The inextinguishable allure of Communism
If there is one line we surely will never hear uttered, even in these times, it is any variant of this statement: “I grant that the Nazis committed excesses, but that doesn’t mean there isn’t something to be said for Fascism.” While there certainly are groupuscules of neo-Nazis around, they do not get a polite reception on campuses, let alone tenure. Watered-down versions of Fascism do not emerge in the manifestos of mainstream political parties in the West. No student is ever seen sporting a T-shirt with a chic Reinhard Heydrich likeness emblazoned across the front.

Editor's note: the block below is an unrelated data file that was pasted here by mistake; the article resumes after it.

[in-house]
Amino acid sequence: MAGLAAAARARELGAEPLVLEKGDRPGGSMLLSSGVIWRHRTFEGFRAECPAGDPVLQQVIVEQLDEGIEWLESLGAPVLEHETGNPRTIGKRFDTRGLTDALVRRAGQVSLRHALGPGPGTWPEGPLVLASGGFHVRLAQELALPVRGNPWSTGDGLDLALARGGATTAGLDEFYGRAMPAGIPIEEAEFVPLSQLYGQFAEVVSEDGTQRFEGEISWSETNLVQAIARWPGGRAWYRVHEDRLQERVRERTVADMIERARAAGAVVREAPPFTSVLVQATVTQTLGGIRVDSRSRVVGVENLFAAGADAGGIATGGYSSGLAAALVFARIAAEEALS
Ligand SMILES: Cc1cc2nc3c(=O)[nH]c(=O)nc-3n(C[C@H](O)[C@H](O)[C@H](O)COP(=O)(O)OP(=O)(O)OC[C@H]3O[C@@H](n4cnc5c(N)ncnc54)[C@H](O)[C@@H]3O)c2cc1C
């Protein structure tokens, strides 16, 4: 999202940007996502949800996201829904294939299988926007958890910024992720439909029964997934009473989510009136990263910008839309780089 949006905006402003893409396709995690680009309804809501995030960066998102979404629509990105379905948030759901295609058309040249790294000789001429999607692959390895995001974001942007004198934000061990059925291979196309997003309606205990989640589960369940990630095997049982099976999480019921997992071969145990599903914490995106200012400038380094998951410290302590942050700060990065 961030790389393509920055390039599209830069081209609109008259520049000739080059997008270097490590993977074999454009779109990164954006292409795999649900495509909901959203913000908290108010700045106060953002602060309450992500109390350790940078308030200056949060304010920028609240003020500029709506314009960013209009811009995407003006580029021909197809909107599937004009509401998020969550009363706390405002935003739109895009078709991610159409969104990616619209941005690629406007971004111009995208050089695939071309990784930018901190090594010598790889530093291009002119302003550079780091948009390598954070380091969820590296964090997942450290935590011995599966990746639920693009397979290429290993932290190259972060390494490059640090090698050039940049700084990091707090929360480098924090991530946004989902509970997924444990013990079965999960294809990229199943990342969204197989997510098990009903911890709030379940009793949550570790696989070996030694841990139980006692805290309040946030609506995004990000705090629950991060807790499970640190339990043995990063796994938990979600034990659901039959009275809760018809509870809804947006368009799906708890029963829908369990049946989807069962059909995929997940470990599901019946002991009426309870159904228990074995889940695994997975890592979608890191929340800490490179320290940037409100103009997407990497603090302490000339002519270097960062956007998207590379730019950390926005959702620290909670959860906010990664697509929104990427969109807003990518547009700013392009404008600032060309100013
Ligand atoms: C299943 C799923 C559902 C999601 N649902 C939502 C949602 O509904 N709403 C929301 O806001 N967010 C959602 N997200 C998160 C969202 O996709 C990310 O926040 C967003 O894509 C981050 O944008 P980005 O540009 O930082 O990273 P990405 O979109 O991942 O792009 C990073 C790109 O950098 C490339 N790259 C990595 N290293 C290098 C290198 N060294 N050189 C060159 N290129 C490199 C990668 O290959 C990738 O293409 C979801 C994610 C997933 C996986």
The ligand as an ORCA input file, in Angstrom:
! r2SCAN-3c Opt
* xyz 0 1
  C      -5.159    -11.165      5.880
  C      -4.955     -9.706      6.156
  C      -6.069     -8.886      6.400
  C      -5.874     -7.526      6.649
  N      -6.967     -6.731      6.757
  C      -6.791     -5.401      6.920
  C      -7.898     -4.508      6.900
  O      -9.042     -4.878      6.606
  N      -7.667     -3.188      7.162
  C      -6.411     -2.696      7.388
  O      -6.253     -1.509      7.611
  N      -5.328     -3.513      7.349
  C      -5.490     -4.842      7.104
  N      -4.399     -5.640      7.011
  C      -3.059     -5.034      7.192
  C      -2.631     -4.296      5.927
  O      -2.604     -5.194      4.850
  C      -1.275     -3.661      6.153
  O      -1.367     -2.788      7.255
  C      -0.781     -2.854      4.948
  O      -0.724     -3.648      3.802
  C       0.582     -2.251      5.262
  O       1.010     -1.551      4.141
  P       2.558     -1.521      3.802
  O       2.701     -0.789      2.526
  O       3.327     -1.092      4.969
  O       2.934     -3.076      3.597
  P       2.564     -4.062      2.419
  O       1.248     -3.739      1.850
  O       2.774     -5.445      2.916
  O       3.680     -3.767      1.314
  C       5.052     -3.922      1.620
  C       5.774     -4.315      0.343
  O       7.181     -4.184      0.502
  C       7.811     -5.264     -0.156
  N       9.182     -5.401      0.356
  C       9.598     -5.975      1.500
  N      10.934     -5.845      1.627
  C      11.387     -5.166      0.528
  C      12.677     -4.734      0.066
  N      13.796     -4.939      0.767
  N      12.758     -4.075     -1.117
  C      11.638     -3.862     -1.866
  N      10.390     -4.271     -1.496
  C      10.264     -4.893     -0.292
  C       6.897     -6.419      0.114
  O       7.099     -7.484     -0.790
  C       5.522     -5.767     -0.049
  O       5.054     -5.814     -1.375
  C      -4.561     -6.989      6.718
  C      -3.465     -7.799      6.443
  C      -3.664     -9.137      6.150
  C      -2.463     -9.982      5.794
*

If the bacillus of Fascism is never dormant, then at least we appear to have retained significant stockpiles of societal antibiotics with which to counter it. It is unlikely that Richard Spencer will address the Conservative Political Action Conference anytime soon. Unlikely that there will be celebratory centennials for Mussolini’s rise to power. And less likely still (despite the cries to the contrary of professional anti-Fascists, who need Fascists for business purposes) that anyone dreaming of a fairer Fascism will reach the White House in any coming electoral cycle.